It was a perfect setting for nostalgia.
The Sadigura Rebbetzin, Rebbetzin Surele Friedman, her daughter Mirelle Margulies and I were sitting outdoors on a beautiful summer evening reminiscing about her famous grandfather, Reb Getzel Berger of London, who passed away 44 years ago. Forty-four years is a very long time, during which much can be lost to memory. However, sitting under the stars, a symbol of eternity, puts time in perspective and makes one realize how short 44 years really is. And when you live your life as Reb Getzel did, your impact resonates forever.
When I first heard that Rebbetzin Friedman was involved in the book Rabbi Nachman Seltzer wrote about her grandfather and that we could meet to discuss it, I was very intrigued. To me and to many in the post-Holocaust generation, Reb Getzel’s name evokes awe. We knew him as one of the closest chasidim of the Satmar Rebbe, the person upon whom the Rebbe relied and whose fingerprints were on the establishment of what is now the vast network of Satmar mosdos and communities in the US, Eretz Yisrael and London.
Reb Getzel had been a close friend of my grandfather’s, who was also very involved in building the Satmar mosdos, so it was a name I heard a lot in my youth. But although I’d heard about him, speaking to the Rebbetzin made me realize how little I really knew. Reb Getzel wasn’t just a philanthropist who wrote checks. He was a man who was always there for klal Yisrael, helping individuals and yeshivos in a very personal way. It was time I learned more. And as the Rebbetzin told me in the course of our conversation, it was also time for Reb Getzel’s descendants to learn more about their illustrious progenitor, who had helped chareidi Jewry reestablish itself after the churban.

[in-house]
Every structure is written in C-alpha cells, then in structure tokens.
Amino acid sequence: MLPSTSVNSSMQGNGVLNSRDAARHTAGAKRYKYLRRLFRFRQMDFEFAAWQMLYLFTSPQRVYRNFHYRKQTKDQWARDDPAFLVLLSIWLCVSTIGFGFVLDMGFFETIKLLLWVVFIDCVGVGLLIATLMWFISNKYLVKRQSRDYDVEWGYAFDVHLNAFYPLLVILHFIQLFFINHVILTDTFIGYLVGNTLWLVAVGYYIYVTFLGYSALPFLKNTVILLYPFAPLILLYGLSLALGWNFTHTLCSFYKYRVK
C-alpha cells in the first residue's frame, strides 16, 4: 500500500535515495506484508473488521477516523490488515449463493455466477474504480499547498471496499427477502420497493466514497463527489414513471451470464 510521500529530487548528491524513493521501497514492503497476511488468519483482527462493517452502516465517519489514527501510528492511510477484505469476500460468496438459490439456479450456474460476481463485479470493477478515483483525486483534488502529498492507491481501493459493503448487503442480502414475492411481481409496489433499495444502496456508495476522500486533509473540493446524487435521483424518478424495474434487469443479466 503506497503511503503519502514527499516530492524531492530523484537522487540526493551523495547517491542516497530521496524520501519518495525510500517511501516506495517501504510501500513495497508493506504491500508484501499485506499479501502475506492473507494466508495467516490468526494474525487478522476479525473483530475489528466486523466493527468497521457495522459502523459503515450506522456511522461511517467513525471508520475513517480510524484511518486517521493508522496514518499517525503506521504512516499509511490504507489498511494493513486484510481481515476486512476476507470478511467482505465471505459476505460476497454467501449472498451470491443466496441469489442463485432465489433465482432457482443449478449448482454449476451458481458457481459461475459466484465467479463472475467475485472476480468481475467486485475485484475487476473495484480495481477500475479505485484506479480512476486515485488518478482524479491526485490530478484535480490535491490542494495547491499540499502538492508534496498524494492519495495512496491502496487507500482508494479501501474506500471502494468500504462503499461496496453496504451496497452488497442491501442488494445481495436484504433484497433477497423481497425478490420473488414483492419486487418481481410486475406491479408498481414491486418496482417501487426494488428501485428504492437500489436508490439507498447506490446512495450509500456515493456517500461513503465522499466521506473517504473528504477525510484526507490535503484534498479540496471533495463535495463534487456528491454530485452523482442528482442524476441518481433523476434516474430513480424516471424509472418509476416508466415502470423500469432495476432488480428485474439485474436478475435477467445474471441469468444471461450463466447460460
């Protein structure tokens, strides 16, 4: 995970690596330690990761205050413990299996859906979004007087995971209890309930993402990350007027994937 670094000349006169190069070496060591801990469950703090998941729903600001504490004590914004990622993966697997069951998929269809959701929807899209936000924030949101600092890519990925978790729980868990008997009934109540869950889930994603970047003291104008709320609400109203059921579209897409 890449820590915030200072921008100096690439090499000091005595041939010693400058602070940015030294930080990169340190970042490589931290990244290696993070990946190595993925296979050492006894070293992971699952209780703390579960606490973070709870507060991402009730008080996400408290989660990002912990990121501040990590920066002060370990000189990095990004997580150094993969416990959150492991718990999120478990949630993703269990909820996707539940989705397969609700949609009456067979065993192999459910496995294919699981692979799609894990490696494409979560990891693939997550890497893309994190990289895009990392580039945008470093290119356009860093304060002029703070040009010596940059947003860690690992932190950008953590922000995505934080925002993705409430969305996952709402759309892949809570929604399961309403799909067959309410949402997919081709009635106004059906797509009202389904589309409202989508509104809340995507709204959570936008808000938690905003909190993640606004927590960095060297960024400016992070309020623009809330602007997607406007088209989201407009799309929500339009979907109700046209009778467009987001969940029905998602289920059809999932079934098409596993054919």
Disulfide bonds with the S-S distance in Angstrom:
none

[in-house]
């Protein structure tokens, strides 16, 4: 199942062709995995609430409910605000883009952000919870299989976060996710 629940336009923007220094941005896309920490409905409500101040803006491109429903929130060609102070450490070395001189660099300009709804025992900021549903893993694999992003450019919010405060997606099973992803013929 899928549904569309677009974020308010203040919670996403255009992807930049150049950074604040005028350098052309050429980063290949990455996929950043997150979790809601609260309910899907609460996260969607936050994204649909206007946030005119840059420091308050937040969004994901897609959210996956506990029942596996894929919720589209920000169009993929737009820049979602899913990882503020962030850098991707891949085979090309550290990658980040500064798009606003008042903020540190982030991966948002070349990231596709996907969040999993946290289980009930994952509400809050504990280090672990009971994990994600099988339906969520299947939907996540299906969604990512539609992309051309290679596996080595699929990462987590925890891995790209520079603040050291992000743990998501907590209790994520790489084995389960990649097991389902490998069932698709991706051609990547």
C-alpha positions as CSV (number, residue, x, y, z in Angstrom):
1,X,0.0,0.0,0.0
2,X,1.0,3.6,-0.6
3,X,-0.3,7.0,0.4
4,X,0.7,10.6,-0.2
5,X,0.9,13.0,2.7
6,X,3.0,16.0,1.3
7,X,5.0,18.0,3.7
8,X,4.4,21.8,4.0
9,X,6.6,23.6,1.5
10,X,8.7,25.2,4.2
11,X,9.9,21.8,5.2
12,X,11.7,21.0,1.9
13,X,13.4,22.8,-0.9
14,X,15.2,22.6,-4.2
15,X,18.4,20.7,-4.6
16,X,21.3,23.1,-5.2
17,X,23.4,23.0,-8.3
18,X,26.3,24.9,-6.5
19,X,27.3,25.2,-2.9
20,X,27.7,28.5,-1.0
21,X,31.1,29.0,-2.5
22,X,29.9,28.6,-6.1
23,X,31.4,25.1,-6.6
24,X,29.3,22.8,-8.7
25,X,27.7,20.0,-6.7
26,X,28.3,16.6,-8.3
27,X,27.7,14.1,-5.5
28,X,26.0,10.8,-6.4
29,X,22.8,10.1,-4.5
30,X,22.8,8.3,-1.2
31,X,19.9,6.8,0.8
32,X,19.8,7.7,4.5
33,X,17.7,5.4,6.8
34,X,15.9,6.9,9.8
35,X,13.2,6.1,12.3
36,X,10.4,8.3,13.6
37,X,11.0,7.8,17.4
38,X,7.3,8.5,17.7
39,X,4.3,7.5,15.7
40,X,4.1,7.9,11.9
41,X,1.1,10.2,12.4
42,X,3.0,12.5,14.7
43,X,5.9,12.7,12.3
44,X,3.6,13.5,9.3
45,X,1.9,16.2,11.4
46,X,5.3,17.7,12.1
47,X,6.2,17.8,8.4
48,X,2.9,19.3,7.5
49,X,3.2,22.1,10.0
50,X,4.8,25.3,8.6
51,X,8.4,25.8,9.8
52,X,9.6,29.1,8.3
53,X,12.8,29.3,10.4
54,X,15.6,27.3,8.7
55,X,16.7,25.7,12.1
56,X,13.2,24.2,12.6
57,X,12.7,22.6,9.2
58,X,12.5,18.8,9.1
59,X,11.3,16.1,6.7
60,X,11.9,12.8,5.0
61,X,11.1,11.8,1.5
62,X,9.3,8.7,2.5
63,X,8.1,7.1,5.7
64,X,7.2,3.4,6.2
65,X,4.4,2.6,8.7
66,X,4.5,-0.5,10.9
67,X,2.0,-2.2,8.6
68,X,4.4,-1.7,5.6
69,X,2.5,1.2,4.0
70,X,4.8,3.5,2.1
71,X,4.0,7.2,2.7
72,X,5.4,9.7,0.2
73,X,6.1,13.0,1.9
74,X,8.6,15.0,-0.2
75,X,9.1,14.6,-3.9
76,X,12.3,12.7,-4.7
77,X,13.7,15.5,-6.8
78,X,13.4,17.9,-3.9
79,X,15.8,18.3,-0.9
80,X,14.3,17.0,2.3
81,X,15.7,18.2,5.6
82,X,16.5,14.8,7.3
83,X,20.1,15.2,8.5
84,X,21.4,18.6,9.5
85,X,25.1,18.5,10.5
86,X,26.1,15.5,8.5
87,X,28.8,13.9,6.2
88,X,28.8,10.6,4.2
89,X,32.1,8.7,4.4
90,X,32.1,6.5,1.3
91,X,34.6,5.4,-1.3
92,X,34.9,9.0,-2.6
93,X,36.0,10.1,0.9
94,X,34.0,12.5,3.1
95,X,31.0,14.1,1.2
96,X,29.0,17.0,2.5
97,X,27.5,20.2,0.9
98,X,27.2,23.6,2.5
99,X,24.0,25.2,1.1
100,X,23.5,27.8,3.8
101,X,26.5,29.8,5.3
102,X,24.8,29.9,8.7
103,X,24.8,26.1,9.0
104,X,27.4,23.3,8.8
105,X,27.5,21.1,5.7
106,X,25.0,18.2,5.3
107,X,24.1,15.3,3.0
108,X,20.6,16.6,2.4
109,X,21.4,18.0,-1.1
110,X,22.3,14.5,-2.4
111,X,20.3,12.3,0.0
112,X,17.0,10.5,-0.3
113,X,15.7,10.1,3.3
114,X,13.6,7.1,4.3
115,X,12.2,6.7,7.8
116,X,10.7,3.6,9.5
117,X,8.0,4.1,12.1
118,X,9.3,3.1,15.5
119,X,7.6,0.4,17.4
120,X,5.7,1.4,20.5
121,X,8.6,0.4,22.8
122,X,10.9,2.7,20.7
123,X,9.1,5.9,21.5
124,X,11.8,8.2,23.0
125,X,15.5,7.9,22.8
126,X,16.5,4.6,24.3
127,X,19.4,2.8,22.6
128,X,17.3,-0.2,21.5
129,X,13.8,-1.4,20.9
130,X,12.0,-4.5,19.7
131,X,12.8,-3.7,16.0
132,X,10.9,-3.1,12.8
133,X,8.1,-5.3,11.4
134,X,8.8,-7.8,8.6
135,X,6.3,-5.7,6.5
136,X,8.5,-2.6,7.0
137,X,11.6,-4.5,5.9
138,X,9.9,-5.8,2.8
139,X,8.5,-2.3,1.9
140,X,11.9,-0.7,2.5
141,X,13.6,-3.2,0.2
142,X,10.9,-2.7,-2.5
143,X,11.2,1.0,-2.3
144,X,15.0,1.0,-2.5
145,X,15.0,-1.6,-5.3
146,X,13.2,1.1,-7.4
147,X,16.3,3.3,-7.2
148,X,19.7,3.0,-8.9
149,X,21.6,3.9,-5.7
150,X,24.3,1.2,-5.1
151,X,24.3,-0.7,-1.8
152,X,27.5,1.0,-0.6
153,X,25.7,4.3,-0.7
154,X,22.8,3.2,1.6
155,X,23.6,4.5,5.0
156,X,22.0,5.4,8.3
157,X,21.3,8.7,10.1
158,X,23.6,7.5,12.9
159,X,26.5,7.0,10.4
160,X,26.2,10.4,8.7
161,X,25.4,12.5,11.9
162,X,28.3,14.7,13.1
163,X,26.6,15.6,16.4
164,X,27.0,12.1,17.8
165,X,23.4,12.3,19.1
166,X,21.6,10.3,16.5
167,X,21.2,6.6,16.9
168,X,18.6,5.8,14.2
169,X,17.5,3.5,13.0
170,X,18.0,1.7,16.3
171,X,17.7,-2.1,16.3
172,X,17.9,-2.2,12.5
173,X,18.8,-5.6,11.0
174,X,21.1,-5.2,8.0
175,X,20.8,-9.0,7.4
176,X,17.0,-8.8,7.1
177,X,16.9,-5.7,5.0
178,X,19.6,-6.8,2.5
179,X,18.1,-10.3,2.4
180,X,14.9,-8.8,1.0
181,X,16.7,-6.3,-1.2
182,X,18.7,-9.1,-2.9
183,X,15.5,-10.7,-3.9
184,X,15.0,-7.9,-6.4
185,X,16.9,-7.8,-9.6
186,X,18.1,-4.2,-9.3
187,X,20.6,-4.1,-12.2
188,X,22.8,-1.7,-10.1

The idea to write a book documenting Reb Getzel’s life germinated during a turbulent period in the Rebbetzin’s life. She had traveled to Los Angeles to be with her husband, zt”l, who was in need of medical treatment.
“My son, who was staying with us in California, is named after my grandfather, Elyohu Elyokim Getzel,” she shares. “One morning, someone saw his name on his tallis bag in shul and asked if he was related to the Getzel Berger of London. When he said yes, the person said that he had a story for him.
“His father had once spent a Shabbos with the Satmar Rebbe in Arizona, and an unassuming short man he didn’t know had come over and asked him if he had enough food for Shabbos. A few hours later he met this man again, and again the man asked if he was sure he was okay and if he had enough food. It occurred to him that perhaps this man was hungry and that he was asking because he wanted him to share his food with him. That was until someone told him that the short man was the world-renowned philanthropist Reb Getzel Berger, who, baruch Hashem, didn’t need his food and was only asking out of concern. I’d never heard that story, but I wasn’t surprised.”